2. The term doesn’t mean much to me as a shopper. I’m familiar enough with the market to know how it’s being used and I don’t think just seeing that label has, in itself, ever made me take a closer look at title.

    I apply the term to myself on the landing page of my site and I feel justified in using it because I spent a significant amount of time in the top 500 and a whole lot of time in the top 1000. My highest number was three hundred something, so I never made it to the top 100, but I sold a lot. I held #2 in my category (I don’t think I ever managed to snag #1) and stayed in the top 100 in that category for a long time–one of the most competitive in the store where you don’t list at all until you crack the top 1k. I don’t think its unreasonable to apply the term to books that have spent time in the top 500 or even top 1000 when you’re talking about a pool of a million.

    At the end of the day, it doesn’t really matter. If someone wanted to see best-selling Kindle books, they’d look at the Kindle bestseller charts.

  3. Guardian Vampire came really close to the top 100, but never made it. But it stayed in the top 10 of Romance – Vampire for a long time. I never thought to list it as a Kindle Best Seller just because it was in the top 10 of a particular category. And to be honest, I’m actually a little wary of books that CLAIM best seller status. It certainly wouldn’t make me want to buy a book…it kind of pushes me the other way. Write a good book. Let me read the sample. I’ll decide.

  4. If I see some obscure author claiming to be a KIndle best seller, I automatically figure it refers to a category. And *any* claim of best sellerhood makes me less likely to be interested in a book because I have very different tastes from the majority of readers. “Best Seller” is equivalent to “Don’t bother.”

  5. I pay very little attention when I see the words ‘Kindle Best Seller’ in a tweet and I see those kind of tweet a lot, every day. I don’t think it means much anymore.

  6. Sometimes, I’ll look for an overall Kindle bestseller to read just to check out what they’re doing right, but I’m skeptical of the label being applied to a book willy-nilly. If you’re on one of the lists—even a minor category list—that’s applicable to your book, I wouldn’t mind knowing that, but I’d want it clearly stated.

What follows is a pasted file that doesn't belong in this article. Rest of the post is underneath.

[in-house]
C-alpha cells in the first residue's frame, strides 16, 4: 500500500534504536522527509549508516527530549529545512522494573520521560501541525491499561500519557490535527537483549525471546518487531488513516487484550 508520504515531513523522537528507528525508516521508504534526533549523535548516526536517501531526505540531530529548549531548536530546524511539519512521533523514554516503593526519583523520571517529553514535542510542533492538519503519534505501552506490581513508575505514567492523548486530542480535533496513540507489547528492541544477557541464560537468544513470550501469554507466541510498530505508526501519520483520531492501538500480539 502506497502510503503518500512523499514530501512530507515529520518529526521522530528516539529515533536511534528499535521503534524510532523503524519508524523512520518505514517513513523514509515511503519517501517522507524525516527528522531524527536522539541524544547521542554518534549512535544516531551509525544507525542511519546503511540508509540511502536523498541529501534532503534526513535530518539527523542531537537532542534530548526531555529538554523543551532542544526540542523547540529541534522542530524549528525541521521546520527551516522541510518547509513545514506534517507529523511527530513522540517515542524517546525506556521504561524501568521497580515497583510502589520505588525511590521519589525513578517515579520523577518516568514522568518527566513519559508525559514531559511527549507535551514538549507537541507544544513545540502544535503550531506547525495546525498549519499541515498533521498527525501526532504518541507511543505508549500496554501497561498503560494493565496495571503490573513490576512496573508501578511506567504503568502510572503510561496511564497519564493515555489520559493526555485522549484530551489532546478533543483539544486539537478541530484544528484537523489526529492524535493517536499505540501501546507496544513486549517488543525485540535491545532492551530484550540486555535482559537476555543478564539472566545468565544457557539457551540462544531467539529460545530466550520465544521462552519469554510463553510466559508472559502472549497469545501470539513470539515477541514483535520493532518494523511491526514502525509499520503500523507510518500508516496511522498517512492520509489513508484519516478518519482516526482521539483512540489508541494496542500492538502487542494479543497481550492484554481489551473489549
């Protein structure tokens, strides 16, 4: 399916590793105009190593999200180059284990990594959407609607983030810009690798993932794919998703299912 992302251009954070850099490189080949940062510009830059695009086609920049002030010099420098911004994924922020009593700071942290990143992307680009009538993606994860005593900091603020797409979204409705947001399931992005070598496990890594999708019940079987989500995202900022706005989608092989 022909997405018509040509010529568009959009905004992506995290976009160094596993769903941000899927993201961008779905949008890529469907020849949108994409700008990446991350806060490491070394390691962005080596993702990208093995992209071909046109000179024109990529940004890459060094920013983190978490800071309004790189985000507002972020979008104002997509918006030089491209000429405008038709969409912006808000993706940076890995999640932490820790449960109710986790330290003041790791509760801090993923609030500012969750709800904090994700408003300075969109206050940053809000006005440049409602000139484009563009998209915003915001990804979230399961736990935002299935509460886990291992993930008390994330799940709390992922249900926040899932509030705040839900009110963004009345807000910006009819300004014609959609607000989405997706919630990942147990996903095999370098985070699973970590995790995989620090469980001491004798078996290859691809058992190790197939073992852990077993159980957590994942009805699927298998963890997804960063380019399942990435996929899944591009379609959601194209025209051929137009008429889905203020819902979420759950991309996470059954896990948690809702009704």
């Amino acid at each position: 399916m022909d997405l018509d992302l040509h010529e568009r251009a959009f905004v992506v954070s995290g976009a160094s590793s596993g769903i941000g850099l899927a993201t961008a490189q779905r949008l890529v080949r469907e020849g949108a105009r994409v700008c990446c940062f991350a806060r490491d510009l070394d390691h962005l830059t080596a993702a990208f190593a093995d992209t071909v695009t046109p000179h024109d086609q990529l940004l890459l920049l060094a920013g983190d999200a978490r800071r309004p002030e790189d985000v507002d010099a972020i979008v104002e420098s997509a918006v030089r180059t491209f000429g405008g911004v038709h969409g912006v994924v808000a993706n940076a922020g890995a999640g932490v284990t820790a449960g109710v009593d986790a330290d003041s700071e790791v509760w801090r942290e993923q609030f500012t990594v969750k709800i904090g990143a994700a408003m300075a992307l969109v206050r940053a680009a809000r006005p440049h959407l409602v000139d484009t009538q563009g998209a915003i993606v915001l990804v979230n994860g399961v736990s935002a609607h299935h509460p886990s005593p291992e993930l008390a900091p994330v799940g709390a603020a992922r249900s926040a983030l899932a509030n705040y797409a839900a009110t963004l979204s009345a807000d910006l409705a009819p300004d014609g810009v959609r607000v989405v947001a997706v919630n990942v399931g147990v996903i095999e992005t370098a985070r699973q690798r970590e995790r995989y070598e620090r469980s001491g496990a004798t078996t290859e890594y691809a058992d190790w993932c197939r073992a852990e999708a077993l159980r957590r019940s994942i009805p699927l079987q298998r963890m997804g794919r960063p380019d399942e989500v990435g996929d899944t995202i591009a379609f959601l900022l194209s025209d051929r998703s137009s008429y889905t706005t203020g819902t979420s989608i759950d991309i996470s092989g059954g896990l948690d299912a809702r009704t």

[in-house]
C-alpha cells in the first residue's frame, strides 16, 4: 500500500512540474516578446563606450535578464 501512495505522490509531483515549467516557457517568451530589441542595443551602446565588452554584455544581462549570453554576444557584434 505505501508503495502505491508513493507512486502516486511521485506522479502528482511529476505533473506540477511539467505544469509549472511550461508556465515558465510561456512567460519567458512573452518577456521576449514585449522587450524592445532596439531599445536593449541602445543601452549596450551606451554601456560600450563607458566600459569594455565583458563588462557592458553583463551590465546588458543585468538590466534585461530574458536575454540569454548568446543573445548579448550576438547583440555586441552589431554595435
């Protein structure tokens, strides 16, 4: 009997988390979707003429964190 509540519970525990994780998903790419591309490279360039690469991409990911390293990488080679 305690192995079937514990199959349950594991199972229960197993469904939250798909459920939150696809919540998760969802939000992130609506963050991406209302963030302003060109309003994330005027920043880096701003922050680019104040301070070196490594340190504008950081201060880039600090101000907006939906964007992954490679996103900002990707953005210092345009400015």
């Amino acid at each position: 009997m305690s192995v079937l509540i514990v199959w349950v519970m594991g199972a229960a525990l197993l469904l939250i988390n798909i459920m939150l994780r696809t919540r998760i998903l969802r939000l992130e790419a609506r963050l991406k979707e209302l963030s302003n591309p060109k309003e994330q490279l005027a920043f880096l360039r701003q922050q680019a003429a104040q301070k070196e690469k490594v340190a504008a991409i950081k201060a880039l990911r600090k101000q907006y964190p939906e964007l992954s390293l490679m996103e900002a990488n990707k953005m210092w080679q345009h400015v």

Otherwise, it’s a marketing gimmick, and a rather annoying one, at that, potentially self-sabotaging.

    Bet those authors who intentionally mis-categorize their books don’t think twice about the appropriately categorized books they’re displacing and the readers they’re annoying who actually want to read in that category.

  7. Not having e-published a book, I had never looked into it before. I was happy for my friends who’ve shared what success they had on amazon lists. I see now why that can vary a lot. I think a good writer would list their books in key genres like they’d be listed in the publishing world. It would something to push toward becoming more known on those competitive lists since self-pub authors are their own marketers.

    But hey, a little fame on those smaller lists is a great ego boost and could be the push for authors to seek out more niches for their book. Whatever makes the author happy.

  8. You have to think bigger picture. In other words – its not about how you choose books but how can readers help discover you (aka marketing).

    There are 3 ways this helps.

    One way is via Amazon itself:

    While I agree – people are probably not explicitly looking for “Childrens e-Books–>Animals–>Foxes and Wolves” – this deep classification helps Amazon out. Lets say “Red” makes top 100 here. Amazon will now start using its recommendation engine to reach out through its various channels (traditional browser homepage, mobile apps, email, Kindle device, Kindle apps) to shoppers.